James Spann: Dangerous severe weather setup for Alabama today

James Spann: Dangerous severe weather setup for Alabama today

By James Spann, Alabama News Center

James Spann forecasts a high severe weather threat for Alabama from Alabama NewsCenter on Vimeo.

BE VERY WEATHER AWARE TODAY: A tornado outbreak is expected today into early this evening across parts of the Southeast, including the northern half of Alabama. Several long-track, strong tornadoes, destructive winds and very large hail are forecast, and everyone needs to pay close attention to watches and warnings that are issued.

A dynamic weather system with strong wind fields at the surface and aloft will interact with a very unstable, volatile air mass to bring the severe weather threat. The Storm Prediction Center has a high risk (level 5 of 5) up for northwest Alabama, with a moderate risk (level 4 of 5) down to Sand Rock, Glencoe, Calera, Marion and Linden. An enhanced risk (level 3 of 5) extends as far south as Alexander City, Prattville and Grove Hill.

TIMING: A few isolated severe storms are possible this morning with hail and strong winds. An isolated tornado can’t be ruled out. But the main window for severe storms will open up in the high risk area across northwest Alabama around 11 a.m. For most of north and central Alabama, the threat comes from 1 p.m. until 11 p.m. Storms could linger over parts of east and south Alabama until midnight as they weaken.

THREATS: Storms will be capable of producing large hail, damaging winds and tornadoes. A few strong to violent, long-track tornadoes are possible in the high and moderate risk areas.

GRADIENT WIND: Away from thunderstorms, a wind advisory is in effect for much of the state. South winds will gust as high as 30 mph today due to a tight pressure gradient.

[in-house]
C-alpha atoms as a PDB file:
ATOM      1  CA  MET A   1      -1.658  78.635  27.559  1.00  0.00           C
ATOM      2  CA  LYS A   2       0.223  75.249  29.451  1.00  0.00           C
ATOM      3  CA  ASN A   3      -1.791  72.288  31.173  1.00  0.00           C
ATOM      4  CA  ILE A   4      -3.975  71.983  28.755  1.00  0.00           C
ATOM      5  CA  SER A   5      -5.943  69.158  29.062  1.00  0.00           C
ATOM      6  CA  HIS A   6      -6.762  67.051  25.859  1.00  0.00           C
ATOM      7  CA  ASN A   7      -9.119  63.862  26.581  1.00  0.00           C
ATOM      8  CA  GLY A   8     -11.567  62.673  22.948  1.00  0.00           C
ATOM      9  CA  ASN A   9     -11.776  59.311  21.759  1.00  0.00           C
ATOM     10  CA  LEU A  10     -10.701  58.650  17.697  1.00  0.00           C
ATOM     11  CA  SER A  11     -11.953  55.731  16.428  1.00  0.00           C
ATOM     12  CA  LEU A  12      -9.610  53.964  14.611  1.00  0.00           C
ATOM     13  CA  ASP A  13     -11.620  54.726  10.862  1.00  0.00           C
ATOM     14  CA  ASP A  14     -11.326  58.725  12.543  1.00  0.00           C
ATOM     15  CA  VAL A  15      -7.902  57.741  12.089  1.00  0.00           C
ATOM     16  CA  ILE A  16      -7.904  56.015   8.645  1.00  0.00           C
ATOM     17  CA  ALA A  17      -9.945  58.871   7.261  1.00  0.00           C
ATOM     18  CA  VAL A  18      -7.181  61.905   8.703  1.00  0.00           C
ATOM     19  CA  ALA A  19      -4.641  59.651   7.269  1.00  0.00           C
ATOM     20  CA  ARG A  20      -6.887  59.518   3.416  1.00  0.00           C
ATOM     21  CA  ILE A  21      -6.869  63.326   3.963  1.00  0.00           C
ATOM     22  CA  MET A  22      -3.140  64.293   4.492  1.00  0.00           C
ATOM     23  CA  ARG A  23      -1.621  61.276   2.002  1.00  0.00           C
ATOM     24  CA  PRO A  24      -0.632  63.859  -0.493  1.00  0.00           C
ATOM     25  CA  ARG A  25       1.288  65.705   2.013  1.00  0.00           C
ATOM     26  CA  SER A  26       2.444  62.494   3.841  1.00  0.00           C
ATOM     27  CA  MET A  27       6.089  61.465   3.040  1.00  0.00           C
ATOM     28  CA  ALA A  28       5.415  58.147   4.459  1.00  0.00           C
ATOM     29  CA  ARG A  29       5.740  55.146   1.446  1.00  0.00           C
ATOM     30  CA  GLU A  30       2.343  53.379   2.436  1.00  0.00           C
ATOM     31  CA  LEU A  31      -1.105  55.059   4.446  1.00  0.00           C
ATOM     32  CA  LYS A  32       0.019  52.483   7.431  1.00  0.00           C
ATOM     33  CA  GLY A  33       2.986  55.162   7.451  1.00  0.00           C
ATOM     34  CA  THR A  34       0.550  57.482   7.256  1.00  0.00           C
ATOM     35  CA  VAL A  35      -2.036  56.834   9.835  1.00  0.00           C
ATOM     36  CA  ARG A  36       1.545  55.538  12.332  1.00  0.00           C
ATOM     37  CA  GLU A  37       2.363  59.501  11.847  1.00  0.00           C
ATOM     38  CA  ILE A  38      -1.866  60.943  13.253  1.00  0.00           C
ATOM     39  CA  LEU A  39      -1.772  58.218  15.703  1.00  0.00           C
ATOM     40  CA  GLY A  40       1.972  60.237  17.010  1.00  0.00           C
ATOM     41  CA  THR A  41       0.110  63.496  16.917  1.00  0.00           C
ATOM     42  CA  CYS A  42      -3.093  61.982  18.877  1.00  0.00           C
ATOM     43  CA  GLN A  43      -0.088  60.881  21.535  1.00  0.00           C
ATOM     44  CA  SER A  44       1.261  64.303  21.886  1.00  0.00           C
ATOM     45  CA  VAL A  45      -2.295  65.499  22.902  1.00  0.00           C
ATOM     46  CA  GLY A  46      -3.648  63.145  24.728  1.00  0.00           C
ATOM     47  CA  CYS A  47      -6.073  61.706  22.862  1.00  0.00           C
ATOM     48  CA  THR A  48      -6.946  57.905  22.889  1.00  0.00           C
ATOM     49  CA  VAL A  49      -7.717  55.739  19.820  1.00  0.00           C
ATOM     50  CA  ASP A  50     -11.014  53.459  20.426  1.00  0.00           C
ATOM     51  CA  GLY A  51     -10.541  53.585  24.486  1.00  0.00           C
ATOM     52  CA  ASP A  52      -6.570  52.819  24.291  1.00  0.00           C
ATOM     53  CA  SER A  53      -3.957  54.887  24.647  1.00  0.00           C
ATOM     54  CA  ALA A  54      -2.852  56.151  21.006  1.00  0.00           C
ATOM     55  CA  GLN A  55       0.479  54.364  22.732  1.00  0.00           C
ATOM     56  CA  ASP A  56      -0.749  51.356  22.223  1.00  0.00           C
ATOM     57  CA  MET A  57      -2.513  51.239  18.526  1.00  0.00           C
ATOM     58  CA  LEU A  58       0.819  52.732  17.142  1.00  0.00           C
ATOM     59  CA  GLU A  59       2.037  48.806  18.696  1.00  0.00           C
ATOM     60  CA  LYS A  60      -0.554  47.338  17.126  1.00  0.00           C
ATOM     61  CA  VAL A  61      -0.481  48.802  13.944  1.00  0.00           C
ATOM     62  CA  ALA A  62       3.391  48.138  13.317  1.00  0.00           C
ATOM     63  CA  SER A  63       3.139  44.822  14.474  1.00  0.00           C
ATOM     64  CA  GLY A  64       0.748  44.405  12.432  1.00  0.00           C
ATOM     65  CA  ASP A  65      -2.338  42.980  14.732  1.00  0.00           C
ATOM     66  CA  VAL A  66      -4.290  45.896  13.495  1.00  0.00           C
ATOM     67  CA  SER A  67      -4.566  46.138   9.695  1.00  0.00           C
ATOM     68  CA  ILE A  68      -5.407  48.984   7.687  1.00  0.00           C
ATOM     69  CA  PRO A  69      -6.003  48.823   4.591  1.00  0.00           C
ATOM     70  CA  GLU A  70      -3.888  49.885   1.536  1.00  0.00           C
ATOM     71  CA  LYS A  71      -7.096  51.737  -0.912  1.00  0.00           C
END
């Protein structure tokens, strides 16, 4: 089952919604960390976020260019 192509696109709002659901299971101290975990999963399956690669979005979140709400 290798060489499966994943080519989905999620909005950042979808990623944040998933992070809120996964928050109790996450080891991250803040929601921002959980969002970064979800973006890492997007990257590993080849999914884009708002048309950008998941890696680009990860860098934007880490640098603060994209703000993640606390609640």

RAIN: Rain amounts could exceed 2 inches today over the Tennessee Valley of north Alabama, where a Flash Flood Watch is in effect. For the rest of north and central Alabama, totals of 1-2 inches are likely through midnight.

BE READY: Alabamians did a remarkable job of being ready for the severe weather on March 17. We had 25 tornadoes in the state, but not a single injury despite major damage. We need the same level of preparedness today:

  • Have two ways of hearing warnings. Never, ever, ever rely on a siren. Every Alabama home and business needs a NOAA Weather Radio (the most popular model is the Midland WR-120, which is sold in most big box retailers). The other way is your phone; be sure emergency alerts are enabled (look under settings and notifications), and install the free ABC 33/40 Weather app.
  • Know the safe place in your house, and in that safe place have helmets for everyone. Bicycle helmets and batting helmets work well. We also recommend portable air horns and hard-soled shoes for everyone.
  • If you live in an apartment complex, you can’t be above the first level. Shelter with a friend on the ground level or ask management to open the clubhouse during a tornado warning.
  • If you live in a mobile home, you can’t stay there during a tornado warning. Know the location of the nearest shelter or business that is open 24/7. Know how to get there quickly.

BE A HERO: You can help us. Tell your friends, neighbors and relatives about the threat and what they need to do to get ready. If they fall in a tornado warning polygon today or tonight, call them or text them to let them know about the threat. You are our most valuable resource in spreading the word.

Many of you have anxiety about severe weather, especially those who have gone through tornadoes or other kinds of violent weather. Have comfort knowing that even on the biggest severe weather days, odds of any one home being hit by a tornado are very low. But you have to pay attention and be prepared. We will get through this day together.

FRIDAY AND THE WEEKEND: Friday will be dry with a partly to mostly sunny sky; the high will be in the upper 70s. A warm front will bring showers and a few thunderstorms to the state Saturday; the SPC has a slight risk (level 2 of 5) defined for parts of the Tennessee Valley, where a few storms could produce hail and strong, gusty winds during the afternoon and evening. For now we are not expecting a tornado threat.

Showers are likely Sunday as the front moves southward again as a cold front. The high will be in the low 80s Saturday, followed by mid 70s Sunday.

NEXT WEEK: Showers are possible over south Alabama Monday; then we will have a chance of some rain statewide Wednesday afternoon and Wednesday night, followed by cooler, drier air Thursday and Friday.

ON THIS DATE IN 1901: More than 20 people were killed by an estimated F3 tornado that moved across parts of Birmingham. The twister cut a 15-mile path from the south side of the city to Avondale to Irondale.

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For more weather news and information from James Spann and his team, visit AlabamaWx.